In this episode, I’m talking with Nick Howdle and Sophie Amstell of Wiltshire Music Connect, which is a music education hub. Hubs are partnerships of organisations in England, who receive government funding to create joined-up music education provision in their local area as part of the government’s national plan for music education to 2020 |||| The Hub works in quite a different way from other hubs because it has a small team which doesn’t deliver music education, but devolves this to a range of music tutors and organisations, and supports local clusters with CPD, networking, and identifying needs |||| We talk about: • the model for music education in Wiltshire and its community development influences • how it collaborates with local music tutors, schools, and music education organisations • what implications the model has for delivering the core and extension roles that are required by government from whole class instrumental tuition to progression routes • how it maintains quality and access • how has involved stakeholders in developing communications • and we finish with Nick’s tips for other hubs interested in learning from Wiltshire’s approach, and Sophie’s wishes for the future of music education.
In this episode, I’m talking with Dr Simon Proctor who is Director of Music Services (Education, Research and Public Affairs) for Nordoff Robbins, the national music therapy charity. You may know Nordoff Robbins because of famous supporters like Nile Rodgers, Sting, Ricky from Kaiser Chiefs, and many others, as well as fundraising events given by people like the Premiere Football League and the Music Industry Trusts Awards. We talk about: We talk about: • how Simon became involved with music therapy • what music therapy is and does • the intersection between community music and music therapy • evaluation and evidence for music work with people, and some of Nordoff Robbins' current research projects • balancing advocacy and evidence, with communicating the craft of music work with people • and we finish with three pieces of advice for encouraging more communication and learning between music therapy, community music and music education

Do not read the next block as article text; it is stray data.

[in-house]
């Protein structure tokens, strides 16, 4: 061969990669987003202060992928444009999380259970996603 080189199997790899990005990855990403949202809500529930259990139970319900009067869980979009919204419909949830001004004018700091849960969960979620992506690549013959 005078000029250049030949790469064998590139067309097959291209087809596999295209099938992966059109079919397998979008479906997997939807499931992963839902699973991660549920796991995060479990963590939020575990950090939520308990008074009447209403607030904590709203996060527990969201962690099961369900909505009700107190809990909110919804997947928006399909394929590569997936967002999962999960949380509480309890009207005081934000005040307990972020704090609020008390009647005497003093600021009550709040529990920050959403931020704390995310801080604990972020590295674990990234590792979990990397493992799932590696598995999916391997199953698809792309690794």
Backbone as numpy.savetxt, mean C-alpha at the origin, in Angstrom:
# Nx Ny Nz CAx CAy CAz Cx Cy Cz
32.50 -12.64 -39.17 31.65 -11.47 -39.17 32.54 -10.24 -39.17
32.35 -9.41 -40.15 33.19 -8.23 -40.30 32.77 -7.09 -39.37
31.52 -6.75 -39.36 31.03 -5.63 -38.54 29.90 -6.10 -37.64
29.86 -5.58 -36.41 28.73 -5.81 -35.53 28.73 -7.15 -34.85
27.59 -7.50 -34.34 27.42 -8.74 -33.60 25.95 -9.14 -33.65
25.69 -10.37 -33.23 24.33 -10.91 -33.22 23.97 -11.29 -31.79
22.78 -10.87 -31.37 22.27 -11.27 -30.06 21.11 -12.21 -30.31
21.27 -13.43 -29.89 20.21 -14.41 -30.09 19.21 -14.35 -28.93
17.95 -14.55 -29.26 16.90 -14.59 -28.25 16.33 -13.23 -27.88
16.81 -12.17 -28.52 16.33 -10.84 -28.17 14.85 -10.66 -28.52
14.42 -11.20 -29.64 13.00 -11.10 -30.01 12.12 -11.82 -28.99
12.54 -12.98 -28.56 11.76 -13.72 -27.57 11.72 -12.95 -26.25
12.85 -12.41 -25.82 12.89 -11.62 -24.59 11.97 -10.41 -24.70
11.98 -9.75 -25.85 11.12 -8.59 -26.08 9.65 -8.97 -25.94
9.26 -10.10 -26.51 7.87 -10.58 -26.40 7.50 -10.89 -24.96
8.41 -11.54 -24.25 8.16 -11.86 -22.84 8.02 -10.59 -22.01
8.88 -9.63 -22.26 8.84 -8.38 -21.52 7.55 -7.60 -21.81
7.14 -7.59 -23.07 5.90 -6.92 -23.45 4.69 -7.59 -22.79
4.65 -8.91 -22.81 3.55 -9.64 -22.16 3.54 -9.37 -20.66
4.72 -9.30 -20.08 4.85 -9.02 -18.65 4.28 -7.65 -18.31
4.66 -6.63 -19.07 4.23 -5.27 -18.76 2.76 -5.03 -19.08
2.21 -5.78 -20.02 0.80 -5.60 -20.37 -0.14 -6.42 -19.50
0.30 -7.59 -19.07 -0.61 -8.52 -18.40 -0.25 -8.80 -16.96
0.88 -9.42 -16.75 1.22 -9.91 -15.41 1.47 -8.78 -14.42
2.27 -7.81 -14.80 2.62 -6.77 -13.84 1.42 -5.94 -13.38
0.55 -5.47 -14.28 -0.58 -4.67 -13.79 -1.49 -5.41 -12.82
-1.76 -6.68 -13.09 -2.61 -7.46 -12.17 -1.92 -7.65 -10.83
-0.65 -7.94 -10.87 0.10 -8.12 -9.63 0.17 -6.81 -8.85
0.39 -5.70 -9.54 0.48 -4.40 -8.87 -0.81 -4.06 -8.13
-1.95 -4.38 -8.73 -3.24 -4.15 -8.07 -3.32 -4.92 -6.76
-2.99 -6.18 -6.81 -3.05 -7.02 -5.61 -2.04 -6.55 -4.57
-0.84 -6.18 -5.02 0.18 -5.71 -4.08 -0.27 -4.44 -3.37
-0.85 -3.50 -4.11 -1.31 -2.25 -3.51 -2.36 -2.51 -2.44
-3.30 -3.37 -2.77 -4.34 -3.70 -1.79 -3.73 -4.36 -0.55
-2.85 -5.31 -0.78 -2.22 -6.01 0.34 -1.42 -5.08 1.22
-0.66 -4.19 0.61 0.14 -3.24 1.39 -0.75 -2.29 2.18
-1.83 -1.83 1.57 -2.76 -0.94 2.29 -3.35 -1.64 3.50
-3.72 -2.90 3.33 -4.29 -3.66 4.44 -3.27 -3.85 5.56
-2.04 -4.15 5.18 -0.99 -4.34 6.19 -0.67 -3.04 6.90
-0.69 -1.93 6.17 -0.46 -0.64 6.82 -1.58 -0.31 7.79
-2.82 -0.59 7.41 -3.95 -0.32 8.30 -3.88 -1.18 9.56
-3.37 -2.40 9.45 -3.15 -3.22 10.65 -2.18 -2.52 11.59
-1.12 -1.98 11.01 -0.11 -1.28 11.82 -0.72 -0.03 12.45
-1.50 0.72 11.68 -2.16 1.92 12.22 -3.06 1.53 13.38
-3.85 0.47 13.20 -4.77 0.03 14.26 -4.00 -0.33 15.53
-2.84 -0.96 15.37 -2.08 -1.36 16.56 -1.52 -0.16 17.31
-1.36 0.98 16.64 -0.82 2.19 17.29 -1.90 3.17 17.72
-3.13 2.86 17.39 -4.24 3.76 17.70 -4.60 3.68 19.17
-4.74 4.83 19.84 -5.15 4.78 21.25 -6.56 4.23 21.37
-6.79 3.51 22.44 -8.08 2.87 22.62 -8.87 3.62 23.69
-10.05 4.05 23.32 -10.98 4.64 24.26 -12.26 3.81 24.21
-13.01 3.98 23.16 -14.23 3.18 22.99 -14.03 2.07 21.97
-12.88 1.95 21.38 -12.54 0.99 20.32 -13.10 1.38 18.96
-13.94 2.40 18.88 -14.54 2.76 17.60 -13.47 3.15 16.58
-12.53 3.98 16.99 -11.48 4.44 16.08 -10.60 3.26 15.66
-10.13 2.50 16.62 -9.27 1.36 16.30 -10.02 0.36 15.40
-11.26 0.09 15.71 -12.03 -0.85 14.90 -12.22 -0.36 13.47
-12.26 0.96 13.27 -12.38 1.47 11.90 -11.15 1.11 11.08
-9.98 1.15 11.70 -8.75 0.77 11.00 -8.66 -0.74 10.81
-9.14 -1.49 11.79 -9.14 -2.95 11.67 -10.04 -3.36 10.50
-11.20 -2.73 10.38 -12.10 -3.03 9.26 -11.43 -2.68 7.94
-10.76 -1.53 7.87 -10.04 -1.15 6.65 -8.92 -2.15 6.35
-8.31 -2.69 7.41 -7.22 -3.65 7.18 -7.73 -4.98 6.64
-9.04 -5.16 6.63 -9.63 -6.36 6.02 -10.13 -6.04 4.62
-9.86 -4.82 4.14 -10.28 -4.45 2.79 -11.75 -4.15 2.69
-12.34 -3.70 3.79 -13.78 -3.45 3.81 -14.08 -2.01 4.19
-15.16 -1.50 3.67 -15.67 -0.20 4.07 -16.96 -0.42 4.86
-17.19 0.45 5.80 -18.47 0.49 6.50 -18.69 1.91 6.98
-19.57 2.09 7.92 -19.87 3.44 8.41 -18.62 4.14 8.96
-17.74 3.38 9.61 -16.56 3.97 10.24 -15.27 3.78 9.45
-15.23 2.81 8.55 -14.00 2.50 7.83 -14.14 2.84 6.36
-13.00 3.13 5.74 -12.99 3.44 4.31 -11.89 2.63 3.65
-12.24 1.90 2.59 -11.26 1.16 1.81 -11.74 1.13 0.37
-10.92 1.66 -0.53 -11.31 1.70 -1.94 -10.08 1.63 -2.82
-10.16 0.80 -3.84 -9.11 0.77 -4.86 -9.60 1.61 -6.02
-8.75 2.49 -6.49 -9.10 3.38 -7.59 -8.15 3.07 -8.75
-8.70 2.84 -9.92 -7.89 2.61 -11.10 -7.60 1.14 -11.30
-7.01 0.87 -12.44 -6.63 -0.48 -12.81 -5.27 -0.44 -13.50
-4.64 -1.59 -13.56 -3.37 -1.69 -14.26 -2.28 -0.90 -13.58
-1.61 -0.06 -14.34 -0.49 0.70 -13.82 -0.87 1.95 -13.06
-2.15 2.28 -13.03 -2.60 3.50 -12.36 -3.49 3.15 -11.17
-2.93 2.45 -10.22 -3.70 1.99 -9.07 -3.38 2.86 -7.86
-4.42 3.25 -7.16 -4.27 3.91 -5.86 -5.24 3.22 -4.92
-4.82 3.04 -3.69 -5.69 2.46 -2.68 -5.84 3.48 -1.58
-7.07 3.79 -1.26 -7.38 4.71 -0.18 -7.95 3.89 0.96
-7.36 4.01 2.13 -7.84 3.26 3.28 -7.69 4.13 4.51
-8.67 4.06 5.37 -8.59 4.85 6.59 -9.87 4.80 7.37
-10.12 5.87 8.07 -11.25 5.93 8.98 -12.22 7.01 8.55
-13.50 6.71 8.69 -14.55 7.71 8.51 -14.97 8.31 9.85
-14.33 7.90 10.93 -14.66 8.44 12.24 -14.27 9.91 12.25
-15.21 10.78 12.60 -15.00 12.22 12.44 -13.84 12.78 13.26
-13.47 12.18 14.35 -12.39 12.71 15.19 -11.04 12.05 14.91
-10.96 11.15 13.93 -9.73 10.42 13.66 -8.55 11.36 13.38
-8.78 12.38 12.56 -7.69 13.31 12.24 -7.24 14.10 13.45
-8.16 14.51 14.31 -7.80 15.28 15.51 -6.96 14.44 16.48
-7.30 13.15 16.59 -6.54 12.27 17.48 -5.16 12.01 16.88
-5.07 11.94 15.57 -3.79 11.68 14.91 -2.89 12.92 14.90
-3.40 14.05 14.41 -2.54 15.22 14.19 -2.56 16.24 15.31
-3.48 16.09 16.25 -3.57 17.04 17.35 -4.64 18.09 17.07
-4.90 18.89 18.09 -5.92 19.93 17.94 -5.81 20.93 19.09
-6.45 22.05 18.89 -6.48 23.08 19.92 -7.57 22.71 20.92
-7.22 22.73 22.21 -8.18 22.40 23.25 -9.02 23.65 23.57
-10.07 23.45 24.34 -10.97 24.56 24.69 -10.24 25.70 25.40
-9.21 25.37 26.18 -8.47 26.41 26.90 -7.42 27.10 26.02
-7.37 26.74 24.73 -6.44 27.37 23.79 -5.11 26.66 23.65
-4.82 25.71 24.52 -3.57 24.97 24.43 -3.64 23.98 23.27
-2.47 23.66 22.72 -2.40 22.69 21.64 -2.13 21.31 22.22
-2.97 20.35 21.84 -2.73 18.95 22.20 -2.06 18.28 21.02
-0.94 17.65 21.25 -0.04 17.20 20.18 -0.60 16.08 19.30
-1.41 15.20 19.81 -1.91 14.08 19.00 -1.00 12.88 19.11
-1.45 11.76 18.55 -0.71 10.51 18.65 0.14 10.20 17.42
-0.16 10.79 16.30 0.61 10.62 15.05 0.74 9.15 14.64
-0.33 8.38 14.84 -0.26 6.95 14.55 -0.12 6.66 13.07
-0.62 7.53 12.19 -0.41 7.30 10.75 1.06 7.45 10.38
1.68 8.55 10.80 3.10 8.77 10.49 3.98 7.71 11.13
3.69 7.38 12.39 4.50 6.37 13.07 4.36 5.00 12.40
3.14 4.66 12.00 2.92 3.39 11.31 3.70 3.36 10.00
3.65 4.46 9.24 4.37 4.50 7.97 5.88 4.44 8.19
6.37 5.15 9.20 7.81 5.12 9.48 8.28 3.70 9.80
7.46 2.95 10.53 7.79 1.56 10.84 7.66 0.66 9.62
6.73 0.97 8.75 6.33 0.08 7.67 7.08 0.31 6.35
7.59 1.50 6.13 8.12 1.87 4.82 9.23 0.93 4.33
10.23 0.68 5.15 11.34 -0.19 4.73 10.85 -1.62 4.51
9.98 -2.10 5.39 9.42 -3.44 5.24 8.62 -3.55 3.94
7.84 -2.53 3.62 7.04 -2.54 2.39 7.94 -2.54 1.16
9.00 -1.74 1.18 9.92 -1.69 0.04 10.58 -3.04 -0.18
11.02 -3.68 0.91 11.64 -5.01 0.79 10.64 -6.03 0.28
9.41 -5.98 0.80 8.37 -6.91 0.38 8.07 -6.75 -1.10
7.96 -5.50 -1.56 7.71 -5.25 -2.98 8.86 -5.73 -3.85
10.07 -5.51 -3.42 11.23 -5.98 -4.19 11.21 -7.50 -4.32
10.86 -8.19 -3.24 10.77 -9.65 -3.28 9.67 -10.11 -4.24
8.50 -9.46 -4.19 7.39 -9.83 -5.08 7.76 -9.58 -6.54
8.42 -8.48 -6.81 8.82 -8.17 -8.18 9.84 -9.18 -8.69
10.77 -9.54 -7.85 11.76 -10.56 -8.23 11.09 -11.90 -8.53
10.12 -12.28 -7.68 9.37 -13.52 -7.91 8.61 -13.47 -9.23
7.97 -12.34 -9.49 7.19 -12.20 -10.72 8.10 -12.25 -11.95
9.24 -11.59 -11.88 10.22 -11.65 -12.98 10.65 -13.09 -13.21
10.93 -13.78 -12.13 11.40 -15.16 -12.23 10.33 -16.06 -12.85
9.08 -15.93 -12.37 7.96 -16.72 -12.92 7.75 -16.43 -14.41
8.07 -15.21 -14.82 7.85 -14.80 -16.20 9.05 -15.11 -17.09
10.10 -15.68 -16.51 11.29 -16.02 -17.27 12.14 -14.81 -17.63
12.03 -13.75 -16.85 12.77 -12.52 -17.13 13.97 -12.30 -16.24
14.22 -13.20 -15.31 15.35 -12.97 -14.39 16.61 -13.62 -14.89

In this episode, I talk to Dr Anita Collins, an educator, researcher and writer in the field of brain development and music learning, based in Australia.
You may know Anita from her TED Ed lesson, How playing an instrument benefits your brain, and her TEDx talk, What if every child had access to music education from birth? And more recently, she’s starred in the Australian version of a British TV show, ‘Don’t Stop the Music’.
We talk about:
• why Anita is so passionate about this area of work and her early childhood struggles with reading.
• the three main areas where music can have an impact on brain development in children
• how music can help young people in challenging circumstances
• how we can use neurological research to advocate for music in education
• what are the ingredients for music programmes that create cognitive change
• and we finish with three pieces of practical advice for people advocating for music education